Julius Haast, Ph.D., F.R.S., President, in the chair.
The honorary secretary read two letters from Dr. Hector, dated Wellington, 22nd December, 1874, together with various documents referring to the paper by Mr. McKay. *
Dr. Haast read the following protest:—
“The minutes of the Board of Governors of the New Zealand Institute, of 21st December, I cannot let pass without entering my protest against the mode in which it glosses over the breach of faith committed by my former subordinate in publishing discoveries made by me. Resolution No. 2 talks of the paper as if its subject were not the Sumner Moa-bone Cave, but as if it were a revision of the old theories on the subject of moas previous to the excavation of that cave. It ignores the fact that the paper could not have been written, had I not gone to the trouble of exploring the Sumner Cave. The paper read has no significance unless it were founded on the excavations conducted under my superintendence, and for a servant to publish or make use of in any way the discoveries made under guidance of his master, has always been considered a breach of honour and faith by all scientific bodies. Hence my surprise that a body officially representing the science of New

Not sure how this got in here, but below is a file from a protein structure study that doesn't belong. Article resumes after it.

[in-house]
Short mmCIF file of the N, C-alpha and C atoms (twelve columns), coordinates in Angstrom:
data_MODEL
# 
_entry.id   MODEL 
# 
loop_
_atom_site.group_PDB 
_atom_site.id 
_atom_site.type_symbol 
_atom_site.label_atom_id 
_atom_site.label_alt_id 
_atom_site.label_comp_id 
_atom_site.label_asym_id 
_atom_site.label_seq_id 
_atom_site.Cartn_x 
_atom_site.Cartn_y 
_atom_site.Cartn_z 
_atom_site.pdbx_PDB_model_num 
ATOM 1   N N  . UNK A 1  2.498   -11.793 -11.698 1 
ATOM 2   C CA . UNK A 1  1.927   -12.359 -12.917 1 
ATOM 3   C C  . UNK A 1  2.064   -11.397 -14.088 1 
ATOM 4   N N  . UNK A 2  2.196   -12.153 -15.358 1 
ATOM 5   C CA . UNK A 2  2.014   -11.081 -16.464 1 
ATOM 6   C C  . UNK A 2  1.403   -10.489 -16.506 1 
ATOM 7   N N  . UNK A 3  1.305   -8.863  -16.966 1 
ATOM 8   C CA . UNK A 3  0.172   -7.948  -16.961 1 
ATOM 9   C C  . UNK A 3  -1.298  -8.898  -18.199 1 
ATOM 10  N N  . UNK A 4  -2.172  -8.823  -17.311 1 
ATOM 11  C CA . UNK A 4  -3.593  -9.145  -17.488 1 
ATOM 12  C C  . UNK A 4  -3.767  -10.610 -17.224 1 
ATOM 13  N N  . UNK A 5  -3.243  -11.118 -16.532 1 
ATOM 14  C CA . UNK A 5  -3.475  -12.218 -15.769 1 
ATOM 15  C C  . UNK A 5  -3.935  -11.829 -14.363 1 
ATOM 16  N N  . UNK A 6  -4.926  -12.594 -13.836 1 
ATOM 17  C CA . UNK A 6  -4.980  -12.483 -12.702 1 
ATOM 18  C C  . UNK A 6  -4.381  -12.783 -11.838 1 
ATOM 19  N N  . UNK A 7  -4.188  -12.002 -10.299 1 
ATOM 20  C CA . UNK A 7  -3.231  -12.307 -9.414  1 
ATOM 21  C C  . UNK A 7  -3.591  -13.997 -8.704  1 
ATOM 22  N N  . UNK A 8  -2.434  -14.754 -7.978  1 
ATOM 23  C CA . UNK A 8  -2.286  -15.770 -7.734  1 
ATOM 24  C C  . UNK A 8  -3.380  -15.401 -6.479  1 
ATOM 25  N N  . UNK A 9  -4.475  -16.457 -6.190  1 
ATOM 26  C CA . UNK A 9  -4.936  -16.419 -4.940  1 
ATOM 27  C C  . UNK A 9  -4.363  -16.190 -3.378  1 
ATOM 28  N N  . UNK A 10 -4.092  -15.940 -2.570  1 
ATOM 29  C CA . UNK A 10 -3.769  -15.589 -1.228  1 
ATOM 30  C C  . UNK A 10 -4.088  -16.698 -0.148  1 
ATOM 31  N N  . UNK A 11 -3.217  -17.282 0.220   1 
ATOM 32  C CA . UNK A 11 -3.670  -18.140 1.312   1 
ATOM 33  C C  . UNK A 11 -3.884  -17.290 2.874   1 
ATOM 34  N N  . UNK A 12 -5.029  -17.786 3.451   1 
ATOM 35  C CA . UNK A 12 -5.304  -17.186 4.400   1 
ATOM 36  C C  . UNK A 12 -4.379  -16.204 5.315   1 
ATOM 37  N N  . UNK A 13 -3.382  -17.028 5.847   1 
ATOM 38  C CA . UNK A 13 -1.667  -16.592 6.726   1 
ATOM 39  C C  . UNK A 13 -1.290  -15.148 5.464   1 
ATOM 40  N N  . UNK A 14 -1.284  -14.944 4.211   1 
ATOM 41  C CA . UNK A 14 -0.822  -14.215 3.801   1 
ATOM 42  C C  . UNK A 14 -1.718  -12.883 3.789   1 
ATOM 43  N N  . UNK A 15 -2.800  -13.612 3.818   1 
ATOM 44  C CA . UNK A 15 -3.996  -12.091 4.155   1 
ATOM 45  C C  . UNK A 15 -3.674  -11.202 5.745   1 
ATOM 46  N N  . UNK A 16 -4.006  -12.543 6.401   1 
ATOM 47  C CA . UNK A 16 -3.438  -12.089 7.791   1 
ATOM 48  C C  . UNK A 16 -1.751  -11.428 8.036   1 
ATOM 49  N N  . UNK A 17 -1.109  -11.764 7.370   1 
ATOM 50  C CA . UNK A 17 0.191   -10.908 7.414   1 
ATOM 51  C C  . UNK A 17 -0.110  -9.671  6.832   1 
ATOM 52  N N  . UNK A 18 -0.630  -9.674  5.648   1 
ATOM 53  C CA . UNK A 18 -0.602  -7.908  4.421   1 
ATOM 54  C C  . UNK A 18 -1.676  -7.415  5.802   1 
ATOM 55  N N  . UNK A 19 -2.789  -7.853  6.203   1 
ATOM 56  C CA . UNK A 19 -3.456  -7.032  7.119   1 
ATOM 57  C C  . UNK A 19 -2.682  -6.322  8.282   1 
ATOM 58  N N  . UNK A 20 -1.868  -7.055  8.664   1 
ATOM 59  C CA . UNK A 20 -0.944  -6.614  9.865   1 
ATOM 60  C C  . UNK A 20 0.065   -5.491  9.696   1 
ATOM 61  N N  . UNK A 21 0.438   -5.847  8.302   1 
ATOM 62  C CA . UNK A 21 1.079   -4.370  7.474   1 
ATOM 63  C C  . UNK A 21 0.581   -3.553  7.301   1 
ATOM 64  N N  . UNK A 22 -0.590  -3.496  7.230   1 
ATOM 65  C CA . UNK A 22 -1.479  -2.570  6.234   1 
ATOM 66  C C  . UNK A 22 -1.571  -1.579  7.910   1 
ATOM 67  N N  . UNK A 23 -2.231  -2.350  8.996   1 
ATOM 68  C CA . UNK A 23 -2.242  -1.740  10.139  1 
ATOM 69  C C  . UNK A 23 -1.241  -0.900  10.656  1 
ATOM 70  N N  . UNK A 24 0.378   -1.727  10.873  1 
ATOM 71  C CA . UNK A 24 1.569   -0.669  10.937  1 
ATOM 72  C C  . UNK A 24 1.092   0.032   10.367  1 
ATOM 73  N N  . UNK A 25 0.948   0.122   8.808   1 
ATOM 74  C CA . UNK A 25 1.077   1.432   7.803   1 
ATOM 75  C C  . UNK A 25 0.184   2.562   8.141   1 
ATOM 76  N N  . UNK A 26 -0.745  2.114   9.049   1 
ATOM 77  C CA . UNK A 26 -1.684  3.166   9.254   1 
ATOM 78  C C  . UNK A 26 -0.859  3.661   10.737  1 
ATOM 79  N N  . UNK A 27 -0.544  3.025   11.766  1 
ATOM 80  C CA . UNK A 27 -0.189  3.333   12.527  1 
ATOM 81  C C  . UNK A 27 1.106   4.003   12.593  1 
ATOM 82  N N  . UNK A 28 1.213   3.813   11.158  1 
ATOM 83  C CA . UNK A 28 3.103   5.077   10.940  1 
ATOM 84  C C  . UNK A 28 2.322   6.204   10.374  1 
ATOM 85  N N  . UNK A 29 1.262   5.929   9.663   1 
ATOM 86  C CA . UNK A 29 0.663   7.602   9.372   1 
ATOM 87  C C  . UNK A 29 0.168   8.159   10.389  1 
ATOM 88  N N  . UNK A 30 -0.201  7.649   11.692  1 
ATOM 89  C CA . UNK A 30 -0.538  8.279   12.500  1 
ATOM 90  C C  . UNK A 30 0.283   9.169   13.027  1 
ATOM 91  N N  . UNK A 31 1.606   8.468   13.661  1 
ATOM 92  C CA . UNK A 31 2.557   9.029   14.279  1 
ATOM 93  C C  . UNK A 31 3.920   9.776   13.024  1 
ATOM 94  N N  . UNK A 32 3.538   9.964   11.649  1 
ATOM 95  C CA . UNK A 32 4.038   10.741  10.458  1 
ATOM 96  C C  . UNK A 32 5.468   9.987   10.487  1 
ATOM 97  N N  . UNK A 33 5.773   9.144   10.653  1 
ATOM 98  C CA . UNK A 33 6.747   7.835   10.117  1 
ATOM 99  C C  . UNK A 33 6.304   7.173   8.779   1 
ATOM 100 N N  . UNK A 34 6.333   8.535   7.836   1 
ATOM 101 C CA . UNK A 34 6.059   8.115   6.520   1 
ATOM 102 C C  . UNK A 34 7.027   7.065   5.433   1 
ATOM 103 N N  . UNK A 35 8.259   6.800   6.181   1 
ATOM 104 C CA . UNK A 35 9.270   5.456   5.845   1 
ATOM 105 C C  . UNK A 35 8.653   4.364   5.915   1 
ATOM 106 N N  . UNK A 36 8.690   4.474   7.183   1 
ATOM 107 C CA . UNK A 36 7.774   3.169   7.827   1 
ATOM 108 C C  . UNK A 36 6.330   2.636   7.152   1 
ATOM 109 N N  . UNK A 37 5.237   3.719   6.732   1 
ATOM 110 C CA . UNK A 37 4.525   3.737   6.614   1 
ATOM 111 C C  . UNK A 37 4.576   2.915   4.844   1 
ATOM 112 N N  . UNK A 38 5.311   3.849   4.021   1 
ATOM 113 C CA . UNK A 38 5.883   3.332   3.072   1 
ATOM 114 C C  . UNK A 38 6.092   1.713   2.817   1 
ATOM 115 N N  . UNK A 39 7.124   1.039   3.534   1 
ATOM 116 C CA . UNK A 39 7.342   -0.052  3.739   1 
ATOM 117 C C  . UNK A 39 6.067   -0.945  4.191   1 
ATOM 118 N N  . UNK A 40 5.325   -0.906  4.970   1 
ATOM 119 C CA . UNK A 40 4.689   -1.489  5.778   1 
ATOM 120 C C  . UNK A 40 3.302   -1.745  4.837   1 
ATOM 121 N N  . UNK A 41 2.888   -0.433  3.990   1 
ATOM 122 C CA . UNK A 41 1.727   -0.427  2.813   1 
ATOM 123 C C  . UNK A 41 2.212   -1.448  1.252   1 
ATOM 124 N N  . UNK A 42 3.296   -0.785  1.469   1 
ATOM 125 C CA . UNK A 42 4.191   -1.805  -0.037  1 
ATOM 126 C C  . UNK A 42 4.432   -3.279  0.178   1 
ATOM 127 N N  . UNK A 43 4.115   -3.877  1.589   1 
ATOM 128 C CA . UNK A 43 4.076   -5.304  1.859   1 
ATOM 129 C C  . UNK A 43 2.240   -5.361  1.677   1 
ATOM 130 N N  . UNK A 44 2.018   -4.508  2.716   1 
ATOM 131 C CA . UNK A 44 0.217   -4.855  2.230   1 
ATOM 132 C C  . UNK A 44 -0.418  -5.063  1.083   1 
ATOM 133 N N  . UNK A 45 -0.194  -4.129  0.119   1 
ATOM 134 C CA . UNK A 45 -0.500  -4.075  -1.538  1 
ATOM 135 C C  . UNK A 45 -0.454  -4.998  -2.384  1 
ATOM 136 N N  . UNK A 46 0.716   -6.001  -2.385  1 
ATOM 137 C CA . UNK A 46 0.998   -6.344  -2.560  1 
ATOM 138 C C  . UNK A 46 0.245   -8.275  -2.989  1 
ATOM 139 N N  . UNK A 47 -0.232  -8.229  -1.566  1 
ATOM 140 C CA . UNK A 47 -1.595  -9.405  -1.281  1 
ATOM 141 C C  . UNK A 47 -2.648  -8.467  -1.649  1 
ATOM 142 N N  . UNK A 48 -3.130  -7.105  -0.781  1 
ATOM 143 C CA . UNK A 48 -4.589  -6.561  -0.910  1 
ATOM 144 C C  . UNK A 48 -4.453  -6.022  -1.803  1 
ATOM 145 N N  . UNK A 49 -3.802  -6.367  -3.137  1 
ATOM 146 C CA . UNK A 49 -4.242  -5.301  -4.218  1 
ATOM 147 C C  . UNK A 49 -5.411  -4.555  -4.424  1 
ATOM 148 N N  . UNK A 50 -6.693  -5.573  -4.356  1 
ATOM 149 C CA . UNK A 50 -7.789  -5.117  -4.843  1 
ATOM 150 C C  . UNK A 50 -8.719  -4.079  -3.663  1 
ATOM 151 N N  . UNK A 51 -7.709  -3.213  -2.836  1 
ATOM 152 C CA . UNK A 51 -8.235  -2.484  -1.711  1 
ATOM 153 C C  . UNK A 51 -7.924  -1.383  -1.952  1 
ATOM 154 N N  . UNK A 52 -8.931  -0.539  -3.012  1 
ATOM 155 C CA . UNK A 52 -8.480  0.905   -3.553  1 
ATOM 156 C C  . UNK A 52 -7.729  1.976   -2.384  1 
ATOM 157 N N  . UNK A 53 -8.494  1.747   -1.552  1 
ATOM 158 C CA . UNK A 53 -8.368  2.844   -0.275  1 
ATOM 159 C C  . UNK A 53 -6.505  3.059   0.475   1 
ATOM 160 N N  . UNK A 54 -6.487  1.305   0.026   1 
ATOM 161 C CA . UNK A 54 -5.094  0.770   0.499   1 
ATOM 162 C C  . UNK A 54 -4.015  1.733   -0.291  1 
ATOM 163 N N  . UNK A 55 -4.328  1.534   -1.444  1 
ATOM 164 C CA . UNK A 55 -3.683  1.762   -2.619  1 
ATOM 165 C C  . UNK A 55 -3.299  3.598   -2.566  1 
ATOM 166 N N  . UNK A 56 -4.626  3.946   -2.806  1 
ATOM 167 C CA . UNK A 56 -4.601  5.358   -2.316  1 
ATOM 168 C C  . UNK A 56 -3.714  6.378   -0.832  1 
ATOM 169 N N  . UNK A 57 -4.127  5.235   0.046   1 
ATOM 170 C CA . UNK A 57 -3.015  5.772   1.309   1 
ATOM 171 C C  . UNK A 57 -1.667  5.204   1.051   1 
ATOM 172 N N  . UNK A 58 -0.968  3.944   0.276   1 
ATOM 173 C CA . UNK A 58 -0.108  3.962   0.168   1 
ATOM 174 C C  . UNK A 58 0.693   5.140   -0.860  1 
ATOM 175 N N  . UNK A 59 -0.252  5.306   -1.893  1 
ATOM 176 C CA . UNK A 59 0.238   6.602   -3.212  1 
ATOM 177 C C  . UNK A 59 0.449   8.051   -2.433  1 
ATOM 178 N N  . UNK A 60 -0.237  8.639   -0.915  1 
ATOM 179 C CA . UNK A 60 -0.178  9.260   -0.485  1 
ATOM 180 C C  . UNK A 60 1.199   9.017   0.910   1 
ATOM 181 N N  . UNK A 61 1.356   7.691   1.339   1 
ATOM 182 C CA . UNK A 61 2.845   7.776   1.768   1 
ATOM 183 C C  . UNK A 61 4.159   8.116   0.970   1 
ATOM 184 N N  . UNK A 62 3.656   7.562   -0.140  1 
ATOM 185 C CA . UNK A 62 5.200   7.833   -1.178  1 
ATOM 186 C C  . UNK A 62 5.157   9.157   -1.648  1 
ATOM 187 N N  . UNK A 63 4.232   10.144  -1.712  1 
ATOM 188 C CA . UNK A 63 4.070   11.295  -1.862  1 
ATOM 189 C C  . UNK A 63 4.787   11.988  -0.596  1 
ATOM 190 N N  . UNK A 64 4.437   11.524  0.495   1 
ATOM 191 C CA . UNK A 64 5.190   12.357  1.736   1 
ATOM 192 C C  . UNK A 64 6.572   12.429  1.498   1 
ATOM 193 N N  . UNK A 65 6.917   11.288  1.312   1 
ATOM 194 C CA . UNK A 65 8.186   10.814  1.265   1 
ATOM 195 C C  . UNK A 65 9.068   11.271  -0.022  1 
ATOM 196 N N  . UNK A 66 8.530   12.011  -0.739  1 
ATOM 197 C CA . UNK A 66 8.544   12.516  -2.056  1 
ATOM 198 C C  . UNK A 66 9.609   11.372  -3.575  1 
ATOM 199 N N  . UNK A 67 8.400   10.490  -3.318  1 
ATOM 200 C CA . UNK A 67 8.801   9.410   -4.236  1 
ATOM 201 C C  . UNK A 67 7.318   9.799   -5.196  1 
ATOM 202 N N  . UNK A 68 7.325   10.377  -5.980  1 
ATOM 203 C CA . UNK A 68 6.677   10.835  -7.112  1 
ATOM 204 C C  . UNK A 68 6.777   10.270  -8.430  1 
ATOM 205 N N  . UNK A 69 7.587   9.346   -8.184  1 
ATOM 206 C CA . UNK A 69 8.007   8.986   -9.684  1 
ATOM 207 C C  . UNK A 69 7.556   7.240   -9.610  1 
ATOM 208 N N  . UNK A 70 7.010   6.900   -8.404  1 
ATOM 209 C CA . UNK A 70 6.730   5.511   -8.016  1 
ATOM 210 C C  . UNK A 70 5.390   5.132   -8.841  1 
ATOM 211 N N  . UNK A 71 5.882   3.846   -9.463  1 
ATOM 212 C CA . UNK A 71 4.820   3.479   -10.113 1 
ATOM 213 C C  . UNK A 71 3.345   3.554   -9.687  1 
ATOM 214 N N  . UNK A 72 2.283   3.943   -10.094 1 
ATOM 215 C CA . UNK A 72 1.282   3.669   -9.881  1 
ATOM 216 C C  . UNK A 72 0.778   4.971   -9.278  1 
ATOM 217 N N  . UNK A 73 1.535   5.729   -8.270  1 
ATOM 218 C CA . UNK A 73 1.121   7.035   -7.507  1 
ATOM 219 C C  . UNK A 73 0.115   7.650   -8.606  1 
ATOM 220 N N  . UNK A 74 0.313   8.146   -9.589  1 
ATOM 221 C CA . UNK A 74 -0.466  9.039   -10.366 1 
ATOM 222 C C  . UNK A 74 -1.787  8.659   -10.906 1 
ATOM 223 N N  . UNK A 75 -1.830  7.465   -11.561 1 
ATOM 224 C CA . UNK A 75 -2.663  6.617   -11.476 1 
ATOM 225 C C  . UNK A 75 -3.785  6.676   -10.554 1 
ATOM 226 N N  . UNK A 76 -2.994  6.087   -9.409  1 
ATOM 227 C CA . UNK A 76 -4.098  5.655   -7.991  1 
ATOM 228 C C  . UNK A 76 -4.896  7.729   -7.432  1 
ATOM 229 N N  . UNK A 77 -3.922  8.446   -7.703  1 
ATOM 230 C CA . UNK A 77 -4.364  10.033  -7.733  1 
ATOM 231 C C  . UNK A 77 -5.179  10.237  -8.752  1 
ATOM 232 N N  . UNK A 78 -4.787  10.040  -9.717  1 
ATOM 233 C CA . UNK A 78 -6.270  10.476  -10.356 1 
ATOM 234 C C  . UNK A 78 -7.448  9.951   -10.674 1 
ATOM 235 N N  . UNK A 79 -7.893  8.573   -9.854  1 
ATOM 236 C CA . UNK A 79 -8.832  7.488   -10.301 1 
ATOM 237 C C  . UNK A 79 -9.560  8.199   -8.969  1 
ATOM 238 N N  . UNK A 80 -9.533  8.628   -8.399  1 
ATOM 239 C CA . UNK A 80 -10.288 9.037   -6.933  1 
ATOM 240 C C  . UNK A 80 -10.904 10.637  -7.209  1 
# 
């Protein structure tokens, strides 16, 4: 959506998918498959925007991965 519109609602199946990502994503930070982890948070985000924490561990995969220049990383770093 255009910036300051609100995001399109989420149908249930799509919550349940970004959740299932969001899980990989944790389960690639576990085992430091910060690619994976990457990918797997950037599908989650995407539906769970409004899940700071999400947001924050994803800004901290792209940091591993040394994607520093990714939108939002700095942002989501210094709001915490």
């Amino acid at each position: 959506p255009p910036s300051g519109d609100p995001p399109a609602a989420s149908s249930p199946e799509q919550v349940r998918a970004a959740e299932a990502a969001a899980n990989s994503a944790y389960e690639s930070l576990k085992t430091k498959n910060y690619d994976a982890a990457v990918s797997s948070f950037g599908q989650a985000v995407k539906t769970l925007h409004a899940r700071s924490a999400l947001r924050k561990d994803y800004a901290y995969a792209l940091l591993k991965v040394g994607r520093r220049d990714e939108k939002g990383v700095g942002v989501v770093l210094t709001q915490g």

[Footnote] * Vide post.
Zealand should publish without comment of its own a paper founded upon information which, according to all precedent, was not the property of the person who contributed it.
“5th January, 1875.”
Moved by his Honour W. Rolleston, seconded by Mr. G.W. Hall and carried unanimously,—
“That this Institute does not wish to pursue further the consideration of the course taken by the Board of Governors in respect to Mr. McKay's paper, but desire to obtain an authoritative opinion on the general question, how far scientific matter collected by a person employed to collect the same is the property of the person who employs the collector.”
“That the council be requested to prepare an accurate statement of the case, the decision of which would determine the principle which should guide the present and similar cases; that the case so stated should, after being laid before the Institute, be submitted to such independent authority as may be deemed fit.”
Dr. Haast tendered his resignation as President, but withdrew it at the unanimous request of the meeting.